This study’s major strength is that it determined the validity and reliability of this European Portuguese version of the SUNFRAIL tool. This cross-cultural adaptation process followed rigorous quality procedures, resulting in the first version of an instrument for frailty screening suitable for community-dwelling older people and can be easily used in primary health care settings. A most important limitation of this study is the sample size, especially the reduced number of participants with frailty. The latter is due to the fact that most study participants were involved in physical and social activities in the community, which makes them less frail. This fact may have conditioned the instrument’s results on sensitivity and specificity. As so, future research should focus both on older adults who maintain physical and cognitive activity and on older adults who are no longer active. Future research should also examine the SUNFRAIL performance in groups of older adults who are socially involved with those who are socially isolated, to obtain more accurate data on the social and psychological domains of the tool. The analysis of SUNFRAIL that considers the distribution of participants into different age groups is additionally recommended. This analysis would enable to verify whether the cutoff score suggested in the present study also applies to the oldest older adults. Finally, other studies should be conducted to reinforce the validity (construct validity against other frailty tests validated for the Portuguese population, concurrent and predictive validity) and reliability (temporal stability) of the European Portuguese version of the SUNFRAIL tool, as well as to explore its association with adverse health outcomes.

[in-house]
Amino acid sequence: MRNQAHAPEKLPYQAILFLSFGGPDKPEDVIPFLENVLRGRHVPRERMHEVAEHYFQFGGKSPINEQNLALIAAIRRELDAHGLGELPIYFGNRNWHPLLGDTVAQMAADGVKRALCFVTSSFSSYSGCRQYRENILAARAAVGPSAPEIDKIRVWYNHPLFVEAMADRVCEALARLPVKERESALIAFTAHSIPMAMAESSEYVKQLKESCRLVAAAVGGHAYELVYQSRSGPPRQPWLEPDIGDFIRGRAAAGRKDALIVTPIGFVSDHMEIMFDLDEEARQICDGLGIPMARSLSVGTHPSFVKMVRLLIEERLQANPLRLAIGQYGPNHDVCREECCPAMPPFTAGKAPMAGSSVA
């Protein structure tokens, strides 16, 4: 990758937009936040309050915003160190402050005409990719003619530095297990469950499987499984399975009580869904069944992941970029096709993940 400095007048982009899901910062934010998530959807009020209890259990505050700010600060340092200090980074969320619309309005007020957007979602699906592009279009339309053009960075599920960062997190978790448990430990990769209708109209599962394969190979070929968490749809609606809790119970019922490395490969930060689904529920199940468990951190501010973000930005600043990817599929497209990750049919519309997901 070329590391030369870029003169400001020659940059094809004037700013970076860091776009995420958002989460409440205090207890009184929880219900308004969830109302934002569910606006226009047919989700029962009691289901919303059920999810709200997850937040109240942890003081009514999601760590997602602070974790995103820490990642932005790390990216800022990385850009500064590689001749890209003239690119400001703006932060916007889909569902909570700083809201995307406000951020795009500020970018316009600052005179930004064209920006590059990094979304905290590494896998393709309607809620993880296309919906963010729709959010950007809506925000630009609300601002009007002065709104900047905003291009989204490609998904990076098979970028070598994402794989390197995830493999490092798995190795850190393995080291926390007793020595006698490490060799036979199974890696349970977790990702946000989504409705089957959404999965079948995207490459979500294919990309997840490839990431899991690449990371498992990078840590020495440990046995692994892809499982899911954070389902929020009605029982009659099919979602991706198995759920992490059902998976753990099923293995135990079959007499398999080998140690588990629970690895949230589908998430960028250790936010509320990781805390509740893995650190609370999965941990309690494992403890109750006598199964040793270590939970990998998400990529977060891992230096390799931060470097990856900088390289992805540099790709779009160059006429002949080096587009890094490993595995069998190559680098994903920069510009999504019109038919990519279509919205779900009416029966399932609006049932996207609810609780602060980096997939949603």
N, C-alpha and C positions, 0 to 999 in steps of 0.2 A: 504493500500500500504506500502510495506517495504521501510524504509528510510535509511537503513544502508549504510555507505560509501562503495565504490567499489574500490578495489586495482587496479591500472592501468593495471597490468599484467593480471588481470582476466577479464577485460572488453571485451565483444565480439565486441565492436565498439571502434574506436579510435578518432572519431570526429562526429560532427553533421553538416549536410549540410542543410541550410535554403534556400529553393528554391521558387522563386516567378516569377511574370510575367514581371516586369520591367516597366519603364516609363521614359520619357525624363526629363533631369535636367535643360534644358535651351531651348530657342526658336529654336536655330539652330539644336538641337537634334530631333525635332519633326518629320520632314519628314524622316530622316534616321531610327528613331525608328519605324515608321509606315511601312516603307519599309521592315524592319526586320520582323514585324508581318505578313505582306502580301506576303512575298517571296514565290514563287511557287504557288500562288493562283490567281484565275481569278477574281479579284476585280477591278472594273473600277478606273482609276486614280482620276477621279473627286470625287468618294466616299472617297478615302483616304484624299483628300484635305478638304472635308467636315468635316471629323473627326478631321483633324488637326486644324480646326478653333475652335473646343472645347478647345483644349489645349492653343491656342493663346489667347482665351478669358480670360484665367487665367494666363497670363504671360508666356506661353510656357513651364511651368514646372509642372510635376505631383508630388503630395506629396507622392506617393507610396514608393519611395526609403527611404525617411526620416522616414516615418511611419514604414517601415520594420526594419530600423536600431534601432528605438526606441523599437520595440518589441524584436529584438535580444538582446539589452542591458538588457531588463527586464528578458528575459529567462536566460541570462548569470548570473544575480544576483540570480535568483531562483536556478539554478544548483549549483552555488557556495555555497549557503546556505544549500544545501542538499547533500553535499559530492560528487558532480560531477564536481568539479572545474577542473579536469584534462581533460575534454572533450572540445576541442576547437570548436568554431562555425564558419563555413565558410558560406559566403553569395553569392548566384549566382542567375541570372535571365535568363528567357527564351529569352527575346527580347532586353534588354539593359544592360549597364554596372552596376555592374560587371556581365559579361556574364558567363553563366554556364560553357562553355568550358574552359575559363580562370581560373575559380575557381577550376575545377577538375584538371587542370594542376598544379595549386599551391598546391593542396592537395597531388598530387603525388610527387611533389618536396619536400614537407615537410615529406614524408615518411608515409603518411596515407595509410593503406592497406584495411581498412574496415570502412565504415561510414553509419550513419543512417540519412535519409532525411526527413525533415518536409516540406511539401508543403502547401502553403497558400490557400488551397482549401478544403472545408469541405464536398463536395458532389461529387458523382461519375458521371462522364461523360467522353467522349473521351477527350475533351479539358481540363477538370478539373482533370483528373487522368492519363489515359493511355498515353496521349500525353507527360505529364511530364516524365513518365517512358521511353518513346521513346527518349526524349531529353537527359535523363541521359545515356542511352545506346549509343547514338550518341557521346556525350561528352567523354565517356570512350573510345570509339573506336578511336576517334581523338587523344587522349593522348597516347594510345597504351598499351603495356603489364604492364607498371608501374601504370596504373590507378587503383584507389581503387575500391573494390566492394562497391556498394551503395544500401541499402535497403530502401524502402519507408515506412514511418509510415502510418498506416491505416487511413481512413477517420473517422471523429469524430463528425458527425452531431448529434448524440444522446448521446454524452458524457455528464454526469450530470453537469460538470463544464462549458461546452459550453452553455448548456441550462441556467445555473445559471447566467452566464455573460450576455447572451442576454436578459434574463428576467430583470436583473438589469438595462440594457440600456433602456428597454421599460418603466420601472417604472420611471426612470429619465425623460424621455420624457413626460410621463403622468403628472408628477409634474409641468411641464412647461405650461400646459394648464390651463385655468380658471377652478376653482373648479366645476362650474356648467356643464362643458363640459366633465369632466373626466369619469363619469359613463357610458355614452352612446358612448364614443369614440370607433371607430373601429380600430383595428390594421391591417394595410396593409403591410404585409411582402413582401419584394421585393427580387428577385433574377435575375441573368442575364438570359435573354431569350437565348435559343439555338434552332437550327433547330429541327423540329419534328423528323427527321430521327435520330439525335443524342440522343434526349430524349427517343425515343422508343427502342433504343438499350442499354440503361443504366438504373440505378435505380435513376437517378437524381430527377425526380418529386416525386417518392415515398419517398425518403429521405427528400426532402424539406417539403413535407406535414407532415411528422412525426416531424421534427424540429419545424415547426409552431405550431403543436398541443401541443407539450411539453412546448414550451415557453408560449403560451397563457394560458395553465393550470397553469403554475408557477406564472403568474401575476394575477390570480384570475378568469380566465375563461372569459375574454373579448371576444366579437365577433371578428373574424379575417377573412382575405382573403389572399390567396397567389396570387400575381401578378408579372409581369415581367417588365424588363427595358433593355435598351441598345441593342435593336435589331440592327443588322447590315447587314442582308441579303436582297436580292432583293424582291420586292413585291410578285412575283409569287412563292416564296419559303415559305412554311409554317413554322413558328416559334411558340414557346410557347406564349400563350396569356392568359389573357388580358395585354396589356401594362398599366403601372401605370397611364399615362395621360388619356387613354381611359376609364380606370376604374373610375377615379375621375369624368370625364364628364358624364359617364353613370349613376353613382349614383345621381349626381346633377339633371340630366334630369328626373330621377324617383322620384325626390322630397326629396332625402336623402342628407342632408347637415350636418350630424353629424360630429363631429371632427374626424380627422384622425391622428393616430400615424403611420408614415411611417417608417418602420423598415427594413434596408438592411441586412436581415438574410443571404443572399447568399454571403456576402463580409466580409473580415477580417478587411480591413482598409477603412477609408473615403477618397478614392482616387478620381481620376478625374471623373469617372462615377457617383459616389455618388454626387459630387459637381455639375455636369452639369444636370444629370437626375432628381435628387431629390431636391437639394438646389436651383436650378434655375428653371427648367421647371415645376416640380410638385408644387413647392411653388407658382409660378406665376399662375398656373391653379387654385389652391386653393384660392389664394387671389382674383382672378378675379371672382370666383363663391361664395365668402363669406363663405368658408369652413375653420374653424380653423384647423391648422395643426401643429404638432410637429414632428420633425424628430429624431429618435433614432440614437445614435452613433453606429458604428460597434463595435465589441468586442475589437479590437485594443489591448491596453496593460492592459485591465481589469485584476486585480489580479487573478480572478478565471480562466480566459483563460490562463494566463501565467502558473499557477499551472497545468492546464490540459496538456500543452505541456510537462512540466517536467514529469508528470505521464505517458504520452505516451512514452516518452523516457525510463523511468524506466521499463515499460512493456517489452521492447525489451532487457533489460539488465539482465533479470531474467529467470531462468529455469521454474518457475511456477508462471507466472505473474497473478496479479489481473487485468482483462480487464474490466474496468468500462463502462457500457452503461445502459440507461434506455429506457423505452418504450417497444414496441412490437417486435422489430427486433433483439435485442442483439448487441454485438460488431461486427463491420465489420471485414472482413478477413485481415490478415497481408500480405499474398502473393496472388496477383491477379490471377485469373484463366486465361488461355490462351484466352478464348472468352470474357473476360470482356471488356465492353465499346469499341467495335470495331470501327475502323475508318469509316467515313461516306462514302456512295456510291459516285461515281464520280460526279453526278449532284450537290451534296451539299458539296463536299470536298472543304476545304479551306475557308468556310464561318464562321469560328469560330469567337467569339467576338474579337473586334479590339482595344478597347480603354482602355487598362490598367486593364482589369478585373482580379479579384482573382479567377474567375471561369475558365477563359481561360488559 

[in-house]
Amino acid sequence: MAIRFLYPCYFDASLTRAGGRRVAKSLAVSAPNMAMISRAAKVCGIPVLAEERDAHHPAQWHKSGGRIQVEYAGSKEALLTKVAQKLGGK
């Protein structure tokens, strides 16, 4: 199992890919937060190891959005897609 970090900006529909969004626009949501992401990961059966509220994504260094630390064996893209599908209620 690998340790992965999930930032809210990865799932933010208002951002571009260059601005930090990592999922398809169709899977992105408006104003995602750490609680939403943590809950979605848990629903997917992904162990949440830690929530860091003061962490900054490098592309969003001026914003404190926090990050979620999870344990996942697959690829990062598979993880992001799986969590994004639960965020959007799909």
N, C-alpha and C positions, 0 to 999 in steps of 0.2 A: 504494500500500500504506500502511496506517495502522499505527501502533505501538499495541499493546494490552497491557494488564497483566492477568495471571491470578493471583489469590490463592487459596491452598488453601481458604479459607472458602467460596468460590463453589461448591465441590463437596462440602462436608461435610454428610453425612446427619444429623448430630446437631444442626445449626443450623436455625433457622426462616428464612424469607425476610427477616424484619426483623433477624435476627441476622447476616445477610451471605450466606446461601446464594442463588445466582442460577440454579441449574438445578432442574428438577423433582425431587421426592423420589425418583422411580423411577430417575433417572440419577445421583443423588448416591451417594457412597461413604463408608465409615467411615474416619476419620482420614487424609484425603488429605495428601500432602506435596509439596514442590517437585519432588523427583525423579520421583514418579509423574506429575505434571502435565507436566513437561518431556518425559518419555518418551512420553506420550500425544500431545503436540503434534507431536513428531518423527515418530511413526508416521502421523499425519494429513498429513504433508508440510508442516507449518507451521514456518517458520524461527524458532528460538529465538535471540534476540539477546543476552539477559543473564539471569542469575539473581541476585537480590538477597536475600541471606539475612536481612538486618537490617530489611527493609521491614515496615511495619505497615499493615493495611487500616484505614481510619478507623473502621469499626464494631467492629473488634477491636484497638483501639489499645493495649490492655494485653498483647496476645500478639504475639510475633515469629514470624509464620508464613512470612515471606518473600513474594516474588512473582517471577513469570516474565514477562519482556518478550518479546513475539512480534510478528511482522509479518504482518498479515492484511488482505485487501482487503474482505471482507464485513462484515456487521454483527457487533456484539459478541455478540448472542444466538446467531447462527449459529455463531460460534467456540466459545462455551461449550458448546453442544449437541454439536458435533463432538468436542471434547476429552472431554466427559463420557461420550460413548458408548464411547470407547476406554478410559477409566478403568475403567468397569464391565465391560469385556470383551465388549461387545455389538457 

5. Conclusions

The European Portuguese version of the SUNFRAIL tool is a promising frailty screening tool for clinical practice. It is an easy-to-use and friendly instrument. More consistent results on validity and reliability are needed for its use in clinical practice nationwide.

Author Contributions

Conceptualization, A.F.C., E.B.-C., and J.A.; Data curation, A.F.C., E.B.-C., and L.T.-S.; Formal analysis, A.F.C. and E.B.-C.; Investigation, A.F.C., E.B.-C., L.T.-S., D.C., F.C., and J.A.; Methodology, A.F.C., E.B.-C., and J.A.; Project administration, A.F.C. and J.A.; Resources, J.A.; Supervision, A.F.C. and J.A.; Validation, A.F.C., E.B.-C., L.T.-S., D.C., F.C., and J.A.; Writing—original draft, A.F.C., E.B.-C., L.T.-S., D.C., F.C., and J.A.; Writing—review & editing, A.F.C., E.B.-C., L.T.-S., D.C., F.C., and J.A. All authors have read and agreed to the published version of the manuscript.

Funding